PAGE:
Also dedicated walk page on the Clean Green website with audio interviews and more http://sites.google.com/site/c leangreensaskca/Home/learn-mor e/nuclear-waste/northerners-sa y-no-to-nuclear-waste
This is going to be an event to remember! Join in, lend a hand. For the Saskatoon part of the walk, benefit and rally email or call firstname.lastname@example.org 653-1686
A point of clarification about the attached Itinerary: Some sections have groups walking simultaneously. See the 4th column called Section / Km for these details. For example, July 27th 4-27 = 4 groups with staggered starting places along the route, each walking 27 Km.
most sincerely, Karen Weingeist for the Coalition for a Clean Green Saskatchewan
Regina’s Making Peace Vigil and the Saskatchewan Singers of the Sacred Web invite you to join in the Elm Dance on Thursday, August 4 at noon on Scarth Street at 11th Avenue.
From its Latvian roots this intimate folk song has grown into the Elm Dance and is danced by circles of activists around the world, from Novozybkov, 100 miles downwind from Chernobyl, to the uranium mines of northern Saskatchewan.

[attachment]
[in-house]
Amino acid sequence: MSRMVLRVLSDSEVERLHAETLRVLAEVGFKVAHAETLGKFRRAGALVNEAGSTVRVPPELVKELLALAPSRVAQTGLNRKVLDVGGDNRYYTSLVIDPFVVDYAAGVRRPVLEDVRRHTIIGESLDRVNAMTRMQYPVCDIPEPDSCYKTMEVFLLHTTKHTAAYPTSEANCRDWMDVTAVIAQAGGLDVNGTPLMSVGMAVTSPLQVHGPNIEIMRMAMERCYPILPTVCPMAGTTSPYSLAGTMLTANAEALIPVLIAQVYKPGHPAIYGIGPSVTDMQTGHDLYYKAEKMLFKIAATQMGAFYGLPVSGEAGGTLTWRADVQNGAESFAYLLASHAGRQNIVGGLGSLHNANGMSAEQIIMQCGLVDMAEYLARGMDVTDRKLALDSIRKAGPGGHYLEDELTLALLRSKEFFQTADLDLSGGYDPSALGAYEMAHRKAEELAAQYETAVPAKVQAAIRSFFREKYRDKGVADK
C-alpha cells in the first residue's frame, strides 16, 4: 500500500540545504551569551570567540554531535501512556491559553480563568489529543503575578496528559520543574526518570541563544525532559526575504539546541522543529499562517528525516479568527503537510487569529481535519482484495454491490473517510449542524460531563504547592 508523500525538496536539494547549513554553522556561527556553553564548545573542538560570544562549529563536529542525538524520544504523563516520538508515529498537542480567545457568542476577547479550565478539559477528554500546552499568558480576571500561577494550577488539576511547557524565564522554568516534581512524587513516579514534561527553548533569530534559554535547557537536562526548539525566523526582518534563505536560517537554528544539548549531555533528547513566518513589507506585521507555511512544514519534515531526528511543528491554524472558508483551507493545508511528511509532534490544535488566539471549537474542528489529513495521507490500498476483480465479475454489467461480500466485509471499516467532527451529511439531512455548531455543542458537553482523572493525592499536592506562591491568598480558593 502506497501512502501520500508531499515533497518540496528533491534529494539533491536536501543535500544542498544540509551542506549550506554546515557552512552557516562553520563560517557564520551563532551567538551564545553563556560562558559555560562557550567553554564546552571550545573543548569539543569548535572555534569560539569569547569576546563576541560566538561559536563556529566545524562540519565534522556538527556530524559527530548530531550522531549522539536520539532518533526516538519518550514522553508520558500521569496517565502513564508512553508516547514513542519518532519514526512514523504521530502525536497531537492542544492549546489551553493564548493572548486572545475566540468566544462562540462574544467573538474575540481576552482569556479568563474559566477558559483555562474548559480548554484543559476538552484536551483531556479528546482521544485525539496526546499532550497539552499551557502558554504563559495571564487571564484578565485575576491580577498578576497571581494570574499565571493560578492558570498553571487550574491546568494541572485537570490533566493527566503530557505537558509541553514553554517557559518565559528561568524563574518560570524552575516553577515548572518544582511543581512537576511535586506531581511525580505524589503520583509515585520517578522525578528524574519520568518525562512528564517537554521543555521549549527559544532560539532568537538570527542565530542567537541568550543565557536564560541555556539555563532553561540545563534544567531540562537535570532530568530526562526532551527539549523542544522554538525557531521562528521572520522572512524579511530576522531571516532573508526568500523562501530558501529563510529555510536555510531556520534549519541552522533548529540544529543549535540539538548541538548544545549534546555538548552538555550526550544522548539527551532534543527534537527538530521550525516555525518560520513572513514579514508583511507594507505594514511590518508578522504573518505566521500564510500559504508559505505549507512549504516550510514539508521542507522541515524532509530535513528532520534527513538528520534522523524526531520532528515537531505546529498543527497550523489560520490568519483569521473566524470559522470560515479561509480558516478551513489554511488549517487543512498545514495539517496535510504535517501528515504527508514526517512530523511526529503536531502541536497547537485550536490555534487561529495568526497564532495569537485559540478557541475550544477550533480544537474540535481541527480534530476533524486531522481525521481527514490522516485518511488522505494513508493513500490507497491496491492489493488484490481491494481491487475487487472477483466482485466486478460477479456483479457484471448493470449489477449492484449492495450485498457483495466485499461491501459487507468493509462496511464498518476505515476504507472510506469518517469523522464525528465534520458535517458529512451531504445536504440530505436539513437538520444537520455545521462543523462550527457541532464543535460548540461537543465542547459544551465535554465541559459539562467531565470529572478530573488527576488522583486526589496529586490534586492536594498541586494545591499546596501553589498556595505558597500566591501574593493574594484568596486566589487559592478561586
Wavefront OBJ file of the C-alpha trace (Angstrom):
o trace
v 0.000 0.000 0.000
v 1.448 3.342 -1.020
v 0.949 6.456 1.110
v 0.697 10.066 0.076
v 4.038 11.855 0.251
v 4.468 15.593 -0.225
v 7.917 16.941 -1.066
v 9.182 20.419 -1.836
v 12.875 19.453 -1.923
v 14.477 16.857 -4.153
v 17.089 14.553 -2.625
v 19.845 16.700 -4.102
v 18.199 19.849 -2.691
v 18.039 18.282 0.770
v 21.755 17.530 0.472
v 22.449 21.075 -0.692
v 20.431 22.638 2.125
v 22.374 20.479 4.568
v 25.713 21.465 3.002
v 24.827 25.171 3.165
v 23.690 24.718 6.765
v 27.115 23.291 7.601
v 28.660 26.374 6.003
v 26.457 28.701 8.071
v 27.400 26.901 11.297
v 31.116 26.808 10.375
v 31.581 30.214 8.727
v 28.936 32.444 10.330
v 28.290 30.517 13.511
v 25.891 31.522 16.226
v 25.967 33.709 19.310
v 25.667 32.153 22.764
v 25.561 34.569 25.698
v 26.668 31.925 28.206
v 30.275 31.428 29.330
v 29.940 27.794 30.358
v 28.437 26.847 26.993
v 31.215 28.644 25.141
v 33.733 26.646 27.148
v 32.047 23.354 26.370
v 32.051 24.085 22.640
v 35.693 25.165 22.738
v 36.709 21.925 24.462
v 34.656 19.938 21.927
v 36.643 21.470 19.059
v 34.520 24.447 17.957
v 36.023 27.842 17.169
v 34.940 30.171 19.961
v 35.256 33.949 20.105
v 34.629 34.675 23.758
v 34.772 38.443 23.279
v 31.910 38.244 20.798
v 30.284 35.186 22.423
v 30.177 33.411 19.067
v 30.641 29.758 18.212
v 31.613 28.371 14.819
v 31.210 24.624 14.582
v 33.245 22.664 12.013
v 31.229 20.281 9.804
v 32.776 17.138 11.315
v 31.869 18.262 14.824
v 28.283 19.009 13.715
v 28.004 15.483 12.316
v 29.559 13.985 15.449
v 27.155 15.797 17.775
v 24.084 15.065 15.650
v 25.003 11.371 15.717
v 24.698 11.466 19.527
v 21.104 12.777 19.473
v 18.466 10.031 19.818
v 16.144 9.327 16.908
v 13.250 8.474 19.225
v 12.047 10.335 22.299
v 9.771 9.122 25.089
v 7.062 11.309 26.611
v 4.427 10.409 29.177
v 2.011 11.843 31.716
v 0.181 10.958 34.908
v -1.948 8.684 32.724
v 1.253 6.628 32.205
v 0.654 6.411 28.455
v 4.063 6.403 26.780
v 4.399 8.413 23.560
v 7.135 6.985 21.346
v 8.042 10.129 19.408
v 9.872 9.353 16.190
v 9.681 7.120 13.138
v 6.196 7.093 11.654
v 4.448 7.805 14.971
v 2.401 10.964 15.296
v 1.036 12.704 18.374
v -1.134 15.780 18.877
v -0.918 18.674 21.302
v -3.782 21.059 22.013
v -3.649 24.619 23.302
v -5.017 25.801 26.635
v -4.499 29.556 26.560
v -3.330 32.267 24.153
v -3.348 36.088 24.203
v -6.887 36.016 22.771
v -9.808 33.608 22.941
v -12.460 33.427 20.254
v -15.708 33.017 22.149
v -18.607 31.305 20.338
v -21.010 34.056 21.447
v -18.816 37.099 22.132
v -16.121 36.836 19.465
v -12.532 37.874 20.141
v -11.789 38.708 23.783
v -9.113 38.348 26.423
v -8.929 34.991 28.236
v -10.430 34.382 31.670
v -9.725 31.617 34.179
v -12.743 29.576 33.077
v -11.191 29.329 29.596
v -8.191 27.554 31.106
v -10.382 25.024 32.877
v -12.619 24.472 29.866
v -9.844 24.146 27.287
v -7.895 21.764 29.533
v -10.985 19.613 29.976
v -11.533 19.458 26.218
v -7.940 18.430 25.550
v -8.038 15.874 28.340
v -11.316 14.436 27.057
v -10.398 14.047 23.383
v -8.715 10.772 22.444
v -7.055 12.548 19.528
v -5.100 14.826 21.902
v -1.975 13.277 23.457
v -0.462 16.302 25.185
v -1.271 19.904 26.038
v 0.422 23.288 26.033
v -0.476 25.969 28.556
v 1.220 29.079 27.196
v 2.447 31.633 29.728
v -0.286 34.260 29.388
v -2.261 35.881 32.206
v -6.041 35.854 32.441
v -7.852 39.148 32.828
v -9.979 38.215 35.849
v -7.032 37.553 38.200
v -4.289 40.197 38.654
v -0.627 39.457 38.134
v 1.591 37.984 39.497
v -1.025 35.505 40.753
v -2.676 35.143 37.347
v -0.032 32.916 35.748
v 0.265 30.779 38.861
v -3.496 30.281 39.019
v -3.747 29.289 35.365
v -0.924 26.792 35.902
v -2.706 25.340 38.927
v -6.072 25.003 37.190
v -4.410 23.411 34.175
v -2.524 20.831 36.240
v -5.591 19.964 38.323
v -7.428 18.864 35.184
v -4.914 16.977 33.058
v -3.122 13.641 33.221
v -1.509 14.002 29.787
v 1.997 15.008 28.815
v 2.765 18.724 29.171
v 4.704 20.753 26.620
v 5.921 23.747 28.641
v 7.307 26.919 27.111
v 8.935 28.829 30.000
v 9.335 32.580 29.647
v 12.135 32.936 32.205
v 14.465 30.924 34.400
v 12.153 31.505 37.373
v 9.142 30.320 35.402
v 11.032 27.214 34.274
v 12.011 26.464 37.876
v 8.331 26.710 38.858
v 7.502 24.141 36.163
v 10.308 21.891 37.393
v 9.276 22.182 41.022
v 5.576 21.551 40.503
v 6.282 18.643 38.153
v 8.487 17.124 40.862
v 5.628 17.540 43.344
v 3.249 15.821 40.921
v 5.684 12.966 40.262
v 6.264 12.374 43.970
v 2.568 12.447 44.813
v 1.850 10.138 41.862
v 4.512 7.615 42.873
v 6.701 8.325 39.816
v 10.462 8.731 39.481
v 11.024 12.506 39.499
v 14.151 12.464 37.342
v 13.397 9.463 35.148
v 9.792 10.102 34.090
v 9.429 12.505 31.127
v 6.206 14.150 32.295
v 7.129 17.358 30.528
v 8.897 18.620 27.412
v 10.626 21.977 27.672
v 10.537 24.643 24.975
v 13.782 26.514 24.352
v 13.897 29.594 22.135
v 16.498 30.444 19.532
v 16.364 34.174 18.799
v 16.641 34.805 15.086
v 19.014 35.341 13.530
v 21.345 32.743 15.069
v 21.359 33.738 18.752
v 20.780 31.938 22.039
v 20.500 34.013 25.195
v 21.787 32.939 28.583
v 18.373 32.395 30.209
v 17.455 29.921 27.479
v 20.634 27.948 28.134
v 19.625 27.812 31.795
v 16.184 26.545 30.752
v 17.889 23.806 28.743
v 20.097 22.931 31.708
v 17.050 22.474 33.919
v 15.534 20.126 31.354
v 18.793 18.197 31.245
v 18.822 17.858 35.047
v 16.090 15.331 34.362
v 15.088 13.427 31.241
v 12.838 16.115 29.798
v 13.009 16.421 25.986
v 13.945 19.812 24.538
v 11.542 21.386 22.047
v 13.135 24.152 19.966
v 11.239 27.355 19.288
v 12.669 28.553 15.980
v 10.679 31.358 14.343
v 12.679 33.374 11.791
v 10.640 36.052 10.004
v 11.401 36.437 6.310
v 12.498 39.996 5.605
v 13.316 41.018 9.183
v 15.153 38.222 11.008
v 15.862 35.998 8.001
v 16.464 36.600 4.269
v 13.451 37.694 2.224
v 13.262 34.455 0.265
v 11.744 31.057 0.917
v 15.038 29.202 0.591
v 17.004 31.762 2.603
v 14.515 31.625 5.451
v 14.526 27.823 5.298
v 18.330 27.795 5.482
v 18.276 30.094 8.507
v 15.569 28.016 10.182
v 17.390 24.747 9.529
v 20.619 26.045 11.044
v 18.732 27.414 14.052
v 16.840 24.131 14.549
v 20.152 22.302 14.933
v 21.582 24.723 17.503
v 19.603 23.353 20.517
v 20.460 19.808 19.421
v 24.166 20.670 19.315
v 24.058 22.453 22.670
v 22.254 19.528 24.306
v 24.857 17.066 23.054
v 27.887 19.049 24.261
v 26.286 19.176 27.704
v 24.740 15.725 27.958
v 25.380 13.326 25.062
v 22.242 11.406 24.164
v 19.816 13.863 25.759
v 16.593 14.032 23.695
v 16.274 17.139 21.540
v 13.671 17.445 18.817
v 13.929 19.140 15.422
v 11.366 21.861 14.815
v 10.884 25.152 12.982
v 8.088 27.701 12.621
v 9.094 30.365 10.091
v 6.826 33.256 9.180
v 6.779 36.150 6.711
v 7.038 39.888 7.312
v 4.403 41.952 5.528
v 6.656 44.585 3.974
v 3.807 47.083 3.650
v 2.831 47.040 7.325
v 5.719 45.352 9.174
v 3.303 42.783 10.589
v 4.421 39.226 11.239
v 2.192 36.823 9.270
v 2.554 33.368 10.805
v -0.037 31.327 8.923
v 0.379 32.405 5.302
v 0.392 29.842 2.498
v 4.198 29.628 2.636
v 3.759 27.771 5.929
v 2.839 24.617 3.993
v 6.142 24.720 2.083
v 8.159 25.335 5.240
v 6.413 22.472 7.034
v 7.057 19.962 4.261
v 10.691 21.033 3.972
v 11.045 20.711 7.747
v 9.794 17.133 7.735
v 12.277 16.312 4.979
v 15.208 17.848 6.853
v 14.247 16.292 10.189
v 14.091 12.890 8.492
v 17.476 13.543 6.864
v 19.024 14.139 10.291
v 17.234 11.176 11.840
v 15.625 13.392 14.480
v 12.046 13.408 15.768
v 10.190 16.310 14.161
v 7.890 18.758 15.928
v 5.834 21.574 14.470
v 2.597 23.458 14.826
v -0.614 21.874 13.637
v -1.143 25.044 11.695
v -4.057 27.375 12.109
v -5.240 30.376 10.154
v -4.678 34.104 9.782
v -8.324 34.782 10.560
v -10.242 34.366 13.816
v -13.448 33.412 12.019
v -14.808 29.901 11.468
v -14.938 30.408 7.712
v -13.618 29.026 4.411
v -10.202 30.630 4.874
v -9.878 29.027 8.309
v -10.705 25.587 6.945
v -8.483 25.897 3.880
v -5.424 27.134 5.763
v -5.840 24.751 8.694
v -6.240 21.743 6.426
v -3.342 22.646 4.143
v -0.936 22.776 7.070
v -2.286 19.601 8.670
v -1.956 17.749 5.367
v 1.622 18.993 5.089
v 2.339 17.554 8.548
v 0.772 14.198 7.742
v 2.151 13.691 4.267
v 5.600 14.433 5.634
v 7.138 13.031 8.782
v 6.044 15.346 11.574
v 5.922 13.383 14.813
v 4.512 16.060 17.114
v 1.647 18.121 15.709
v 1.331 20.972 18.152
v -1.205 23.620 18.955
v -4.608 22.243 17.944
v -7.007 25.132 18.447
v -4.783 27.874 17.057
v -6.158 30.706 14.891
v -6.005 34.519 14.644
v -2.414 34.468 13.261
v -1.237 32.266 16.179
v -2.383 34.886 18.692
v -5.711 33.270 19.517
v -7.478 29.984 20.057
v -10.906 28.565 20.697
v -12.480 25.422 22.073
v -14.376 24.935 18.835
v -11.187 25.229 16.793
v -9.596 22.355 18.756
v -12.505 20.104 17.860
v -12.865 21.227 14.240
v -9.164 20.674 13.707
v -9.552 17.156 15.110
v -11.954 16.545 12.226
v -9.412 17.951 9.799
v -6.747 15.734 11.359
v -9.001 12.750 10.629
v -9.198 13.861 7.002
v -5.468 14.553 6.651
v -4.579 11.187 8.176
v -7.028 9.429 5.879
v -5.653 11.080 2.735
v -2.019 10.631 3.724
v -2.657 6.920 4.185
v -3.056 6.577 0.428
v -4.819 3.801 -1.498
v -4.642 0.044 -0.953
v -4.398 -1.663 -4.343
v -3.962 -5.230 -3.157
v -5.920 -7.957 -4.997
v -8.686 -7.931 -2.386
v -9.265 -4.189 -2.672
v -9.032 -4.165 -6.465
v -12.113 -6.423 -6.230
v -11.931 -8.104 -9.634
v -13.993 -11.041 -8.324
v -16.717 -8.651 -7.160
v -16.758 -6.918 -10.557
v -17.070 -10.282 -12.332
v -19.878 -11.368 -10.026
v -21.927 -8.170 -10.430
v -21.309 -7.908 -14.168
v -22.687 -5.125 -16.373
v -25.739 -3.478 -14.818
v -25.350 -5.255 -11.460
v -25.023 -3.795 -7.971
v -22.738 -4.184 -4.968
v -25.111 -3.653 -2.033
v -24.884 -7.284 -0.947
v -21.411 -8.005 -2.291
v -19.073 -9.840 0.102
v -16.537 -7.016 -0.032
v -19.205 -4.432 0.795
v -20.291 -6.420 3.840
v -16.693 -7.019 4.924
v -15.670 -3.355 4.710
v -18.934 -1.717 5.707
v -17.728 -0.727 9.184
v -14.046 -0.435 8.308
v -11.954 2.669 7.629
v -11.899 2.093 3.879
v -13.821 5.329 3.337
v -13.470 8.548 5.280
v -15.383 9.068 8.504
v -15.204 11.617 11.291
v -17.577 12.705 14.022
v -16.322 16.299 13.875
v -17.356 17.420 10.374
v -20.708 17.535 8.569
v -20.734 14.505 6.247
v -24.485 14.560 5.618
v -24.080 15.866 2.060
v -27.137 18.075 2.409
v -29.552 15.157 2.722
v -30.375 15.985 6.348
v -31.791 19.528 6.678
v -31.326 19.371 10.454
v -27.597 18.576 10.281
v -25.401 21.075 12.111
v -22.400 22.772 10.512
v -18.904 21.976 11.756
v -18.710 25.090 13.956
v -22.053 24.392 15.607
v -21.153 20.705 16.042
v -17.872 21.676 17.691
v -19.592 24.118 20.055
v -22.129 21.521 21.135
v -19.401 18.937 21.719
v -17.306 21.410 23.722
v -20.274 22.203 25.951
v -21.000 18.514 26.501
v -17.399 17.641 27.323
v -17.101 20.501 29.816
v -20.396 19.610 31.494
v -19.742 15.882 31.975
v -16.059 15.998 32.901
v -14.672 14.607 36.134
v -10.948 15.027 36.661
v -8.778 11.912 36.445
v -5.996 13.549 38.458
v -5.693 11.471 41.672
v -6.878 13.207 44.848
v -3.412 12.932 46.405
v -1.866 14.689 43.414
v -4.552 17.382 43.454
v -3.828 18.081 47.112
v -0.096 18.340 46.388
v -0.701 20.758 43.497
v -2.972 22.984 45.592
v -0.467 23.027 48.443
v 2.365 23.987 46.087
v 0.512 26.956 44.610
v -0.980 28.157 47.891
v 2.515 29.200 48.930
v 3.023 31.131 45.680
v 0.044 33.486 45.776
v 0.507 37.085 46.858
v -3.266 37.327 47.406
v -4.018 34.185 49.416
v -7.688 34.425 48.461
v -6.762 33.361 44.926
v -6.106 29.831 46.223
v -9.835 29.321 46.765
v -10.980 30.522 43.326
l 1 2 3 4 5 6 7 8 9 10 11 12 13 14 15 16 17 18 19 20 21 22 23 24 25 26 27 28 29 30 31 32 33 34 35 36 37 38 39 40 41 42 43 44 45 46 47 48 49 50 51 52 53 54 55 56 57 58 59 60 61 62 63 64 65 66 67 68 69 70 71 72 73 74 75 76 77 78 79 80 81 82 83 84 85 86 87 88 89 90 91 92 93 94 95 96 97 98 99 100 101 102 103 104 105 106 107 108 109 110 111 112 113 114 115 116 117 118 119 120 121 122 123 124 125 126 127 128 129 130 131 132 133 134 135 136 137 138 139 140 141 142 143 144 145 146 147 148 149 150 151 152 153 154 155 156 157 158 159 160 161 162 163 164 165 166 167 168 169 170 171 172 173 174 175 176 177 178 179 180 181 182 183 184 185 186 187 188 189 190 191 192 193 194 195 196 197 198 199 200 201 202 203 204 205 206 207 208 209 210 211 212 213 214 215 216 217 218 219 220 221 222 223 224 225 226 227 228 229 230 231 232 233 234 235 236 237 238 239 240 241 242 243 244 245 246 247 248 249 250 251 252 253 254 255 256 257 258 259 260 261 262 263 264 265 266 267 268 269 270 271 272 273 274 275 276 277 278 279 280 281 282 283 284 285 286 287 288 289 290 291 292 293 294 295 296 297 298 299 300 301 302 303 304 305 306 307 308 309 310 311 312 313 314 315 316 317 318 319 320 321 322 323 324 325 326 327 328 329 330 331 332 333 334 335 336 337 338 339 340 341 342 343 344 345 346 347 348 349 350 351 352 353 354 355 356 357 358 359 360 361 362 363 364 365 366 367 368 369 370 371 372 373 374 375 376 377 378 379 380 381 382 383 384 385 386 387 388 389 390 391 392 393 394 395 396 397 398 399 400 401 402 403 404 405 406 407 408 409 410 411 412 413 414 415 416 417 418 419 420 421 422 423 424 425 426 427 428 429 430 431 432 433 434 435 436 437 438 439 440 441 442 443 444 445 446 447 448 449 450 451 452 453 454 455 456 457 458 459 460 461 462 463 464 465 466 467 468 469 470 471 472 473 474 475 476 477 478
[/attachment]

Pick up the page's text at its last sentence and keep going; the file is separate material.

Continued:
Danced with reverence for human and more than human life, and in solidarity with trees who breathe in what we breathe out, the dance begins always with the dancers saying together this statement of intention: ’We do this dance as a way of strengthening our intention to participate in the healing of this beloved planet, its humans and all beings.’
On this anniversary of the bombing of Hiroshima we dedicate this dance to all places and beings damaged by uranium mining, nuclear weapons, and nuclear power generation, including most recently Fukushima, Japan.
You can read the piece that landed in my Inbox this a.m., below. To summarize, “The Government of Saskatchewan has demonstrated its commitment to oil sands exploration and development.”
Some additional info:
—– Original Message —–
From: Oilsands Quest Inc.
Sent: Friday, July 15, 2011 6:22 AM
Subject: Oilsands Quest receives approval for 15-year leases for Axe Lake lands
Oilsands Quest receives approval for 15-year leases for Axe Lake lands